Rabobank dropped from Libor scandal investigation

The court in The Hague ruled in a so-called Article 12 procedure that the Public Prosecutor should not prosecute Rabobank for its role in the Libor scandal.

The Article 12 procedure was initiated by lawyer Gerard Spong. According to the court, prosecution is unnecessary as a criminal court would only be able to impose a fine on the bank. And as Rabobank has already paid 774 million euros in fines, the court finds that criminal proceedings would have "no added value", RTL Nieuws reports.

The court also ruled that the directors of the bank had not been vigilant and that critique is appropriate, but it can not be determined whether they acted intentionally and for personal gain. Therefore they should not be prosecuted.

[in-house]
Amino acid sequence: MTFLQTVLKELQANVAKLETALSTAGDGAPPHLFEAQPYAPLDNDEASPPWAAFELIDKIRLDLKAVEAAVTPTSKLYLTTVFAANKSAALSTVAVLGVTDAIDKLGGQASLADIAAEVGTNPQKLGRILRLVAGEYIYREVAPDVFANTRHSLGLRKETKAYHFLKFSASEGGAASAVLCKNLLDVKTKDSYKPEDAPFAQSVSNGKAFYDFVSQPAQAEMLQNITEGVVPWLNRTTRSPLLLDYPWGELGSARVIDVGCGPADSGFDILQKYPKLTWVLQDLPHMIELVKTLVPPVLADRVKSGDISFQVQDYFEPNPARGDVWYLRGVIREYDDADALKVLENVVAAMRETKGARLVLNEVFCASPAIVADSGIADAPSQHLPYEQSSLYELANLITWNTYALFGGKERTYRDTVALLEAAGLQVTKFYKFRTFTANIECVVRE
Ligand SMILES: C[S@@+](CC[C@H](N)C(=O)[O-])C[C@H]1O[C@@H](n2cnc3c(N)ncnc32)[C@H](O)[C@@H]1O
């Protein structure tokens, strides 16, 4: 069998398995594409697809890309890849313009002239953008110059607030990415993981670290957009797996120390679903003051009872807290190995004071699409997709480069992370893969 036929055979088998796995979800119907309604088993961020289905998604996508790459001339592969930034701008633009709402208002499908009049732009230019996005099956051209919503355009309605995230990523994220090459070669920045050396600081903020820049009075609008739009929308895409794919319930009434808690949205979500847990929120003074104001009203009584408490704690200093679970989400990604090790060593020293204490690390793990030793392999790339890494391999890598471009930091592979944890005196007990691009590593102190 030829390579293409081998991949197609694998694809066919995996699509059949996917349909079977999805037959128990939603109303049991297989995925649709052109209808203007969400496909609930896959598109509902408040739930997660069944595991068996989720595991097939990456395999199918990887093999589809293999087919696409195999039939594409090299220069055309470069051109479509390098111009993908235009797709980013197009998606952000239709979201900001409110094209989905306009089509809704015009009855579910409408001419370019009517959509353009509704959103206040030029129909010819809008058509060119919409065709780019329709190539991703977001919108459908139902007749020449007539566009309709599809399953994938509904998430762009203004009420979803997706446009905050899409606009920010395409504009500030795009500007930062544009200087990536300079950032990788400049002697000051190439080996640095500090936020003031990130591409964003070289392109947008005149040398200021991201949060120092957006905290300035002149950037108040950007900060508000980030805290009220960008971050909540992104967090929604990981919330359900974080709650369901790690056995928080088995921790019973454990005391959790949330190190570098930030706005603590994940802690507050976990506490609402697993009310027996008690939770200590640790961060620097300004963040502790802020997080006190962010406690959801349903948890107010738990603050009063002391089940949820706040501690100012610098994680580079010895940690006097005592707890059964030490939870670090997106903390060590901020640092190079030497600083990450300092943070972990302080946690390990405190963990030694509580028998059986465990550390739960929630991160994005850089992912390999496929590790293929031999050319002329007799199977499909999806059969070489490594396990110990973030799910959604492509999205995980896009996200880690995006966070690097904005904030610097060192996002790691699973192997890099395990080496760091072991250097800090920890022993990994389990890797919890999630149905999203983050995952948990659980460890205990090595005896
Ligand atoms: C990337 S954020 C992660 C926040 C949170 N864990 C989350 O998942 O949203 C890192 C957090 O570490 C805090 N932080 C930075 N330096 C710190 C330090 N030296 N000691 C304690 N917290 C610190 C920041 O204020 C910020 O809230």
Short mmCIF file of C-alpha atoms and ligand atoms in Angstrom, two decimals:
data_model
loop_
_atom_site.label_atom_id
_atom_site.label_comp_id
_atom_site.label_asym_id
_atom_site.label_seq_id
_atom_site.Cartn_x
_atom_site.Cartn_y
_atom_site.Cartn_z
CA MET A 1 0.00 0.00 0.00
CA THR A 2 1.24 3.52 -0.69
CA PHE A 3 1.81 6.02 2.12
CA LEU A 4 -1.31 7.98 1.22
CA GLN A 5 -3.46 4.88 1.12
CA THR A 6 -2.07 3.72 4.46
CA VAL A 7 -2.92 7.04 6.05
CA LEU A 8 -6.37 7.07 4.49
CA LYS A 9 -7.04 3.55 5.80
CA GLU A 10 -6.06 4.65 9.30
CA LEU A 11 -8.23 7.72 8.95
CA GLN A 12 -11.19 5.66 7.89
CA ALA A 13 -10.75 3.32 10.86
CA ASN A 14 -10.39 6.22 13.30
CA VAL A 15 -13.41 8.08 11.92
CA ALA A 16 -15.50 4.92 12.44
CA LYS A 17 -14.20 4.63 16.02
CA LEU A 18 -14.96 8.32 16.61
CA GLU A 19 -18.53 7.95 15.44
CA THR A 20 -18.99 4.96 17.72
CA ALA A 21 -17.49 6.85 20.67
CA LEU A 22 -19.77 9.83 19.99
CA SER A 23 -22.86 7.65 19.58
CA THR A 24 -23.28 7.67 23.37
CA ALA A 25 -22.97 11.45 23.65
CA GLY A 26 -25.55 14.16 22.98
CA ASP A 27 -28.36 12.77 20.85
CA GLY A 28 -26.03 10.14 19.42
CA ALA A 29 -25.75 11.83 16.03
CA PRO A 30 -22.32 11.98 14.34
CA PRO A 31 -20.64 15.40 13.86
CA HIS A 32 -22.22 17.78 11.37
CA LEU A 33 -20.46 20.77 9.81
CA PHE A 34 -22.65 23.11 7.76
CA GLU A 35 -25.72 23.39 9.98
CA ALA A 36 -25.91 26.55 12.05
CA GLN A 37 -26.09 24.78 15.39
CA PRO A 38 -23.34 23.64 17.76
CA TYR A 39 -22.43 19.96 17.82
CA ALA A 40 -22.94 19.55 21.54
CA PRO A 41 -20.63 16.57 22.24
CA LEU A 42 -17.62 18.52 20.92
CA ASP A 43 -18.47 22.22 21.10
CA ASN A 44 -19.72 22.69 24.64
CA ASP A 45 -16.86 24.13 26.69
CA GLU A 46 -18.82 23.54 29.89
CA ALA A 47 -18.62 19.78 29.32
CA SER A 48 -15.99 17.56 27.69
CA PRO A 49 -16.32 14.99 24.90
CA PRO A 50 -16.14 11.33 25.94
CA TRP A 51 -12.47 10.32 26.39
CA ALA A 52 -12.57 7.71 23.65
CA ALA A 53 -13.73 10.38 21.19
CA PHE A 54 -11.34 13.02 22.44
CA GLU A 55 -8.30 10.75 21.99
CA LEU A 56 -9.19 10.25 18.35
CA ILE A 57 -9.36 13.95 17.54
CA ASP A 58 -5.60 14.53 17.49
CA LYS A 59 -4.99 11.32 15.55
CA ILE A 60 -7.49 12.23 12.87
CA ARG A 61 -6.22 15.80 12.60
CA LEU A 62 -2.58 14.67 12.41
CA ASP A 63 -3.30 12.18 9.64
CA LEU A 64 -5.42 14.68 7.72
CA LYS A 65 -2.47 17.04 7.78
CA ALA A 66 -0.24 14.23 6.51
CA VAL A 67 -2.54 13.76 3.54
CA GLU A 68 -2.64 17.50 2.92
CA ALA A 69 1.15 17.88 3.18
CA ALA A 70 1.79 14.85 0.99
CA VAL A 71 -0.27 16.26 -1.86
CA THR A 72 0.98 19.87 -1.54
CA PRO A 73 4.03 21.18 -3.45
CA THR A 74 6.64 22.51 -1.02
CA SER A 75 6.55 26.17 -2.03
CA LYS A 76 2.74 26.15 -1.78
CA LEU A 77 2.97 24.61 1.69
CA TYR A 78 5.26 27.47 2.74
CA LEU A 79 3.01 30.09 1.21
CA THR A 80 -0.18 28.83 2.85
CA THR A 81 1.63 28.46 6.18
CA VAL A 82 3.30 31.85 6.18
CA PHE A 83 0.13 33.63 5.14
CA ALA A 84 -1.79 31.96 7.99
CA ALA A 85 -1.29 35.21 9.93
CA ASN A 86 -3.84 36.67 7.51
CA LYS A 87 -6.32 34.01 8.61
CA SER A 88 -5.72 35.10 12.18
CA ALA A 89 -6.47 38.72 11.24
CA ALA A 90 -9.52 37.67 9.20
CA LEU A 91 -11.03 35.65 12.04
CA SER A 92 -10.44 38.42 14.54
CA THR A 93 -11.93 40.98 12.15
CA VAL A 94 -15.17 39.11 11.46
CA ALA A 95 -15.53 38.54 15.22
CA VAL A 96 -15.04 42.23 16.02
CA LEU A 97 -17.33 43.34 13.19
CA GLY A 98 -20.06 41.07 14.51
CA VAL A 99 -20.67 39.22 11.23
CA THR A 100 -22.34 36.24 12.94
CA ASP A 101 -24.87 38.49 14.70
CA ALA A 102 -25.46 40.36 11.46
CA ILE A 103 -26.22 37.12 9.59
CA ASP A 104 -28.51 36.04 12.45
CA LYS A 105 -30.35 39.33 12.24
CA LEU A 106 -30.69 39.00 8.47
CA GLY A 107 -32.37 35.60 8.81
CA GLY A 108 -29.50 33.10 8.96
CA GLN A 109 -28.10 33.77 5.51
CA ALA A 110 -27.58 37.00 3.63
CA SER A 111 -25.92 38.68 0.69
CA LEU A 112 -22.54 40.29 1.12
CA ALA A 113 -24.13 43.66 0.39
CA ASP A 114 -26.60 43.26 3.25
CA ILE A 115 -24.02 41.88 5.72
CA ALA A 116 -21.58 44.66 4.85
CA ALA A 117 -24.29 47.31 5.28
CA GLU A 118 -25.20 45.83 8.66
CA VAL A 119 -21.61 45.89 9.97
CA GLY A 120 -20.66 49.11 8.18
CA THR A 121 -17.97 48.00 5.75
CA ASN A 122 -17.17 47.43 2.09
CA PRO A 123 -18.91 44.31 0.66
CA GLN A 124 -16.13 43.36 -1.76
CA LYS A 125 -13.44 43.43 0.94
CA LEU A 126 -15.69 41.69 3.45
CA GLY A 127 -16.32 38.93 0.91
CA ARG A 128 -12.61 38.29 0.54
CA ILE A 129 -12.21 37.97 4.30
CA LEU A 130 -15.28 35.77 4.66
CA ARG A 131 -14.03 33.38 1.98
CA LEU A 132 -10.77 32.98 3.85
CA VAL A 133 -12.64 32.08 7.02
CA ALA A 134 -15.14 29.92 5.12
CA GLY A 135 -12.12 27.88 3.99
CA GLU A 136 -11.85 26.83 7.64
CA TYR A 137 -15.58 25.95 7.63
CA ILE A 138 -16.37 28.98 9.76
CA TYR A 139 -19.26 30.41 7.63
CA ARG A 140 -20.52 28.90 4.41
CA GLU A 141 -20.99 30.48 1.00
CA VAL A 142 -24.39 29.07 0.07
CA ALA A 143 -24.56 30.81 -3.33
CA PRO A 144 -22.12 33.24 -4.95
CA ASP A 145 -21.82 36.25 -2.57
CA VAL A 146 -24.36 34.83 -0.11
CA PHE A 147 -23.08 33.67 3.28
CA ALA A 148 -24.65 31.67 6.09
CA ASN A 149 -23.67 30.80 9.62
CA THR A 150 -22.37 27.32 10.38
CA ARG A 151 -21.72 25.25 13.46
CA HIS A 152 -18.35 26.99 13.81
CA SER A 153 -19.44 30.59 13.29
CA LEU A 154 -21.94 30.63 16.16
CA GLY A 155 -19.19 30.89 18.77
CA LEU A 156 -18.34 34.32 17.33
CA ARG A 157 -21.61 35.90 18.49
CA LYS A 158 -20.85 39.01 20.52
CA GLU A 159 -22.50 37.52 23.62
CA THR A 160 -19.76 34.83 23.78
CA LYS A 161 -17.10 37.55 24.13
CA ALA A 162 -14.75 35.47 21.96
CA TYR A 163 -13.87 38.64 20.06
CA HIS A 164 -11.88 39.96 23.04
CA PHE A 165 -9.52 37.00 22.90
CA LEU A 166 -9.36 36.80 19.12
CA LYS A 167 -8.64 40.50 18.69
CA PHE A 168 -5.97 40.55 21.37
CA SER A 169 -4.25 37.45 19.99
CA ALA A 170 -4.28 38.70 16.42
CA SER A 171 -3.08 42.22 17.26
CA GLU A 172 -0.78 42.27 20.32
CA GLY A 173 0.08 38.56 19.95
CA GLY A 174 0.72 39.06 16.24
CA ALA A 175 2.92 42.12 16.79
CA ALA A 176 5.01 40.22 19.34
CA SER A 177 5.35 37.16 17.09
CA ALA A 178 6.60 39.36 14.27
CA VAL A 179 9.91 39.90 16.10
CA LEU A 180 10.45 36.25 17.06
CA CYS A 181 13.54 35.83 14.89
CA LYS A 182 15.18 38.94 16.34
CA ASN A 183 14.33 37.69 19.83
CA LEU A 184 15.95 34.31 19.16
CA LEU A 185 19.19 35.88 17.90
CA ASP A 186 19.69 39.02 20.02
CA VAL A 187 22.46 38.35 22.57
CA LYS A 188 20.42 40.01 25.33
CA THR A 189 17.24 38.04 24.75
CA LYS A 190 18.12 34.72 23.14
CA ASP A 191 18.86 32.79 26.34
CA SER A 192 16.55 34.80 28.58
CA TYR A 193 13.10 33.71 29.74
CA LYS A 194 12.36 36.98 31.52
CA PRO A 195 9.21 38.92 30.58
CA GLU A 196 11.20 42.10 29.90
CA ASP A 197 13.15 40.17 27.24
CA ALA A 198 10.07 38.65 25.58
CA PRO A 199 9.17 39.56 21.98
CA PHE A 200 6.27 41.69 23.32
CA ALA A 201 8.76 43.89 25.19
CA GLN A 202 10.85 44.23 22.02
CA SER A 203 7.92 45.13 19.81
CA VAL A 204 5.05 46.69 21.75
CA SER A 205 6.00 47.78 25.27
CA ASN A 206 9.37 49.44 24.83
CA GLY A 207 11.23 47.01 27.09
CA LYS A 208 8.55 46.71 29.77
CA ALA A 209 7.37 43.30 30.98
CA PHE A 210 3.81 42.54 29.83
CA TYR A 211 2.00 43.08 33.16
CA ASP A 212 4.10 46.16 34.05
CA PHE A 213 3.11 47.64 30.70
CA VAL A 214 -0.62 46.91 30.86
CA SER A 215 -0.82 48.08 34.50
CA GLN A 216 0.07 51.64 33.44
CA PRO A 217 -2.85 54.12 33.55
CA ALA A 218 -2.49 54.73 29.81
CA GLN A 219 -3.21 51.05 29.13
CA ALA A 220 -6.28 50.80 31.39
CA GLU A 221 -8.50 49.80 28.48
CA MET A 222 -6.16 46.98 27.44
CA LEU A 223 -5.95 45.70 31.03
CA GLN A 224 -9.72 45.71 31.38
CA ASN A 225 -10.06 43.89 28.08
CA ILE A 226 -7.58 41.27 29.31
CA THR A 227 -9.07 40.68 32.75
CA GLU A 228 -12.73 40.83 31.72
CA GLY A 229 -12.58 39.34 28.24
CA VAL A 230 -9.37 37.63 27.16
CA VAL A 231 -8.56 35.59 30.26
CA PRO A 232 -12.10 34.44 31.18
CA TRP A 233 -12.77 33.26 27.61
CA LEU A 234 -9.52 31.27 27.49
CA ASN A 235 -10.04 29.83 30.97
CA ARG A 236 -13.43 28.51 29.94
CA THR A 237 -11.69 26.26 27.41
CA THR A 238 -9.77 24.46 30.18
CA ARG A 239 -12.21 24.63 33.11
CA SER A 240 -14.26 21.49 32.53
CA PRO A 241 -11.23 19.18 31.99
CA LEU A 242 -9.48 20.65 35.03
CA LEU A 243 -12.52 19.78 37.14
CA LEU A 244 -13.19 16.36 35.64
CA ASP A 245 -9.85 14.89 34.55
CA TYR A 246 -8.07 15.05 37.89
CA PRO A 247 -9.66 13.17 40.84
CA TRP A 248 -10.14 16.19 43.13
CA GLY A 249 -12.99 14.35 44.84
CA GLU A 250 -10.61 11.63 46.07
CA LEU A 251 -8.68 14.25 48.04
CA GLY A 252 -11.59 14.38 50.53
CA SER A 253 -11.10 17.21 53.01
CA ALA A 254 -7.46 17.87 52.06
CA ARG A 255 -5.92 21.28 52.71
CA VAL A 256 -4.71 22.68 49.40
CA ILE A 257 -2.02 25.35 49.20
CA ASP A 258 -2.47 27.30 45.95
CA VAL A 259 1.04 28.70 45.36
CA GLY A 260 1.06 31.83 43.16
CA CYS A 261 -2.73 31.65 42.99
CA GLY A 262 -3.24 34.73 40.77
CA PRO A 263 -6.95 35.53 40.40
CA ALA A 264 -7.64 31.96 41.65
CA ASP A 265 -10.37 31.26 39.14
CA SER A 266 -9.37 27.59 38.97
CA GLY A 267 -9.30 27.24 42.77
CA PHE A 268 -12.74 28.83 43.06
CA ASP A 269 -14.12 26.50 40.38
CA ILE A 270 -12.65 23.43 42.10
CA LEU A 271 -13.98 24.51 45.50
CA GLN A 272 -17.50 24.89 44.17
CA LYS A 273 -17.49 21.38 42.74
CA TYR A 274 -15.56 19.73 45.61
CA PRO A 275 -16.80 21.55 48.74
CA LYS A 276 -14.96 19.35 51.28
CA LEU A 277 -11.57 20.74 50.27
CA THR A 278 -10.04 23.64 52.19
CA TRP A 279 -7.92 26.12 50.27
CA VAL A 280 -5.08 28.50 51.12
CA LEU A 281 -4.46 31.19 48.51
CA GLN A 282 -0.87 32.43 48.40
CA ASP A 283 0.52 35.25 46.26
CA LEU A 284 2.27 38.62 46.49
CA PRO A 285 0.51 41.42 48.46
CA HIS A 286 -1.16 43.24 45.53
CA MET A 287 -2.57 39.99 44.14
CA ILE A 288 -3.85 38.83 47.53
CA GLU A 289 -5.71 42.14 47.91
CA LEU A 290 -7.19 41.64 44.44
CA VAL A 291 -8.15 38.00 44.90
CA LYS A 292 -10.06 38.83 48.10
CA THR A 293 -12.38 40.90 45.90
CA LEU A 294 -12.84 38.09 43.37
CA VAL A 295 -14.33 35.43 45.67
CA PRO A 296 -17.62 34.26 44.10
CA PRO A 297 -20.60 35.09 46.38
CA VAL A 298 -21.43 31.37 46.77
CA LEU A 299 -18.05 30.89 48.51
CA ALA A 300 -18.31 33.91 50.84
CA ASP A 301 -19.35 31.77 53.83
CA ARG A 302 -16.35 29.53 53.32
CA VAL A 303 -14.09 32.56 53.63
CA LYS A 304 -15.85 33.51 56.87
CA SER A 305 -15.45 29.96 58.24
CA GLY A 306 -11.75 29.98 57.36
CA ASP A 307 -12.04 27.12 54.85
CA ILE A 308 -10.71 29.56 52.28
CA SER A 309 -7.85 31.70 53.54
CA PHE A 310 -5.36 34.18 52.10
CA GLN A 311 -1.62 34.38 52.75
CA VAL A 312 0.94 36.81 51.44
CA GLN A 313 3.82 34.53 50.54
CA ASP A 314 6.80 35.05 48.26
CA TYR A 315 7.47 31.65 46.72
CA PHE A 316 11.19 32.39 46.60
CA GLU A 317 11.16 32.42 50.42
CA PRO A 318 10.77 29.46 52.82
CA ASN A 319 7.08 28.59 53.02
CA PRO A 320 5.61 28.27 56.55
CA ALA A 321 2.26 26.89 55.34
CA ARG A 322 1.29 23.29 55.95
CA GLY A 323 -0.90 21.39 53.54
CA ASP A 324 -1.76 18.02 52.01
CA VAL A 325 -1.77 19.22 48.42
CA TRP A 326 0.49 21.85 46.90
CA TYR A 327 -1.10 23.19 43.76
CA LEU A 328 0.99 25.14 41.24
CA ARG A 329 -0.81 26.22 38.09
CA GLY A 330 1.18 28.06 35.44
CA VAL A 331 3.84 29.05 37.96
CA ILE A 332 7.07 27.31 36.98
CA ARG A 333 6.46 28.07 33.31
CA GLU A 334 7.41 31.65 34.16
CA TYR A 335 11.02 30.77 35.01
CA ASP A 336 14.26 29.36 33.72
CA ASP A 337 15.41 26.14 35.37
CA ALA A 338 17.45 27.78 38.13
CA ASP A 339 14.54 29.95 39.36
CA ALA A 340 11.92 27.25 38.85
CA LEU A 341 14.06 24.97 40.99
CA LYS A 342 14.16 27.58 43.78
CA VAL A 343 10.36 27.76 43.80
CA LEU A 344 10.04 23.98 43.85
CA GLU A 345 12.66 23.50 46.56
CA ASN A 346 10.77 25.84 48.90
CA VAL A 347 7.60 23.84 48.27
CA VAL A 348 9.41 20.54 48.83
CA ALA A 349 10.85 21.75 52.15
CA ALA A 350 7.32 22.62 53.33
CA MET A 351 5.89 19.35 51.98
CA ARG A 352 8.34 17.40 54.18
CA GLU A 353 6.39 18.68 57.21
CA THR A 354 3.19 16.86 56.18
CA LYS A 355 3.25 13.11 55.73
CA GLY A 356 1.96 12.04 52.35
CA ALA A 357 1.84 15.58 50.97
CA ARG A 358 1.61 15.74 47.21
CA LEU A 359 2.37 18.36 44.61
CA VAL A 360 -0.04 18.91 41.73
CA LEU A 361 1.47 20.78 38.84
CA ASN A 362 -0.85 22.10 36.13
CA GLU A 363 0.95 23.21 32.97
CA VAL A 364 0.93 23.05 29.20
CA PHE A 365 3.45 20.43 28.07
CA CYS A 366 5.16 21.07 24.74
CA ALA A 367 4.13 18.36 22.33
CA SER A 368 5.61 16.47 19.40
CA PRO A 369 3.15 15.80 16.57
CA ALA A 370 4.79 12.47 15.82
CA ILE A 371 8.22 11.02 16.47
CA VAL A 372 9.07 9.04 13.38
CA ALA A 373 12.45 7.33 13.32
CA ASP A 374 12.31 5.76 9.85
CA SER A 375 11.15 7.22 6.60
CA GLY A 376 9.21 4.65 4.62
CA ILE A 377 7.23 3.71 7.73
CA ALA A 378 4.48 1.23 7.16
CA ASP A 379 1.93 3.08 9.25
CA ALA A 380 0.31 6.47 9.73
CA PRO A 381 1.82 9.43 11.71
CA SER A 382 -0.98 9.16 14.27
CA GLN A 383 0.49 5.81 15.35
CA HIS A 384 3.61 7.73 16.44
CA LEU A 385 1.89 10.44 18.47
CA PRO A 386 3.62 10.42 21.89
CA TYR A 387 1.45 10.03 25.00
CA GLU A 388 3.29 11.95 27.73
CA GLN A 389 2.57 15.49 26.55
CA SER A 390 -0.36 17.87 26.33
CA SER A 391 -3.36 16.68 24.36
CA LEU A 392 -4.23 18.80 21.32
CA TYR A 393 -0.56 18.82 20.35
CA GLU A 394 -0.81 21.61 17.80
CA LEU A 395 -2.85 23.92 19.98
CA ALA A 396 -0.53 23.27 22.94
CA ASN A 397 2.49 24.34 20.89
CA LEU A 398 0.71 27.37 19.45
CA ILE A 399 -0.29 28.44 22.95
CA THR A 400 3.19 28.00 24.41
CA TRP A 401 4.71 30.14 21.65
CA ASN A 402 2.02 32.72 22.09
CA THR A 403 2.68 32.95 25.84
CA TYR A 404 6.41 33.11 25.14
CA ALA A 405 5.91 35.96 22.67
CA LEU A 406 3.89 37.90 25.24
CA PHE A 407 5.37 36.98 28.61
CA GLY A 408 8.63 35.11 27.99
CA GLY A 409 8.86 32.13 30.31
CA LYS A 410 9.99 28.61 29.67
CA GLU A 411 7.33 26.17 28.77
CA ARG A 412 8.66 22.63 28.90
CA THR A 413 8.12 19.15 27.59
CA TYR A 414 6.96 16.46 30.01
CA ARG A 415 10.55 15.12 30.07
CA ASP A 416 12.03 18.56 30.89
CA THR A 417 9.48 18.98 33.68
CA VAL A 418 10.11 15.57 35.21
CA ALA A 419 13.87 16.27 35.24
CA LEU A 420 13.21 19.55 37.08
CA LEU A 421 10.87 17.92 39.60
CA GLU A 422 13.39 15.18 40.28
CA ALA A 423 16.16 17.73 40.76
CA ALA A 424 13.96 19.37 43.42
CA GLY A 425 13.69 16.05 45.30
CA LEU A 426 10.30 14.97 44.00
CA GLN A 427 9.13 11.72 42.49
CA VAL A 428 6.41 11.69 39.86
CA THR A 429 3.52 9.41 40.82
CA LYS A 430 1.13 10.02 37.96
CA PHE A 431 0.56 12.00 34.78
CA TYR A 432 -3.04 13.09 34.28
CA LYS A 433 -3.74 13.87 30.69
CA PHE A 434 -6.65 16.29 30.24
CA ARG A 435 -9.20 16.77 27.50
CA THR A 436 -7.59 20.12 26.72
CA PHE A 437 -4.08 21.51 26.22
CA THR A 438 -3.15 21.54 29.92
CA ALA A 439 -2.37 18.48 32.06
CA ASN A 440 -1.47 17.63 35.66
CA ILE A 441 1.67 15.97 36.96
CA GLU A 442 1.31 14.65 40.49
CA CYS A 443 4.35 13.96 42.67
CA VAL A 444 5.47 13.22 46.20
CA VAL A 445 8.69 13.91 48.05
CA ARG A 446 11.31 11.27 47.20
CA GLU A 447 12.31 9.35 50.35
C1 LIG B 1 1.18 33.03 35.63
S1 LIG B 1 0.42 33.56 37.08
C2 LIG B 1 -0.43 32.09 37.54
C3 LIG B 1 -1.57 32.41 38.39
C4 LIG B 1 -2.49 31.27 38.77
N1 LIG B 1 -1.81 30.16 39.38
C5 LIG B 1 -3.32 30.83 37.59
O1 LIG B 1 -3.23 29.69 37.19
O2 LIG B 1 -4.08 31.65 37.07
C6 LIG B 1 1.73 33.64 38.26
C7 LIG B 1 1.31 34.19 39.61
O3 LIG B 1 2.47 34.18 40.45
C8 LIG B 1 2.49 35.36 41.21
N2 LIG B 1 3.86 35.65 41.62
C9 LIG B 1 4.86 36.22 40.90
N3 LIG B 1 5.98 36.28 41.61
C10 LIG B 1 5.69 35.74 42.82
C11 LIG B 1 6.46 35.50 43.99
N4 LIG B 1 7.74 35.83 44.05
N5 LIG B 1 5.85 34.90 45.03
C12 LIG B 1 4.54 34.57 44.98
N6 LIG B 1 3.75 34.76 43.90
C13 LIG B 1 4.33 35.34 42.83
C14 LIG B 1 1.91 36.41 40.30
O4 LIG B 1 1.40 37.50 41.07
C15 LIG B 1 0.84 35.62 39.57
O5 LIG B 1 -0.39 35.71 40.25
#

The 15 employees who were involved in the fraud and are still working at Rabobank should be prosecuted, according to the court. This is impossible, however, as mistakes have been made in collecting evidence during previous investigations by various regulators and law enforcement authorities. A new criminal investigation will therefore have no use.

Six former employees are already being prosecuted abroad and can not be prosecuted in the Netherlands.

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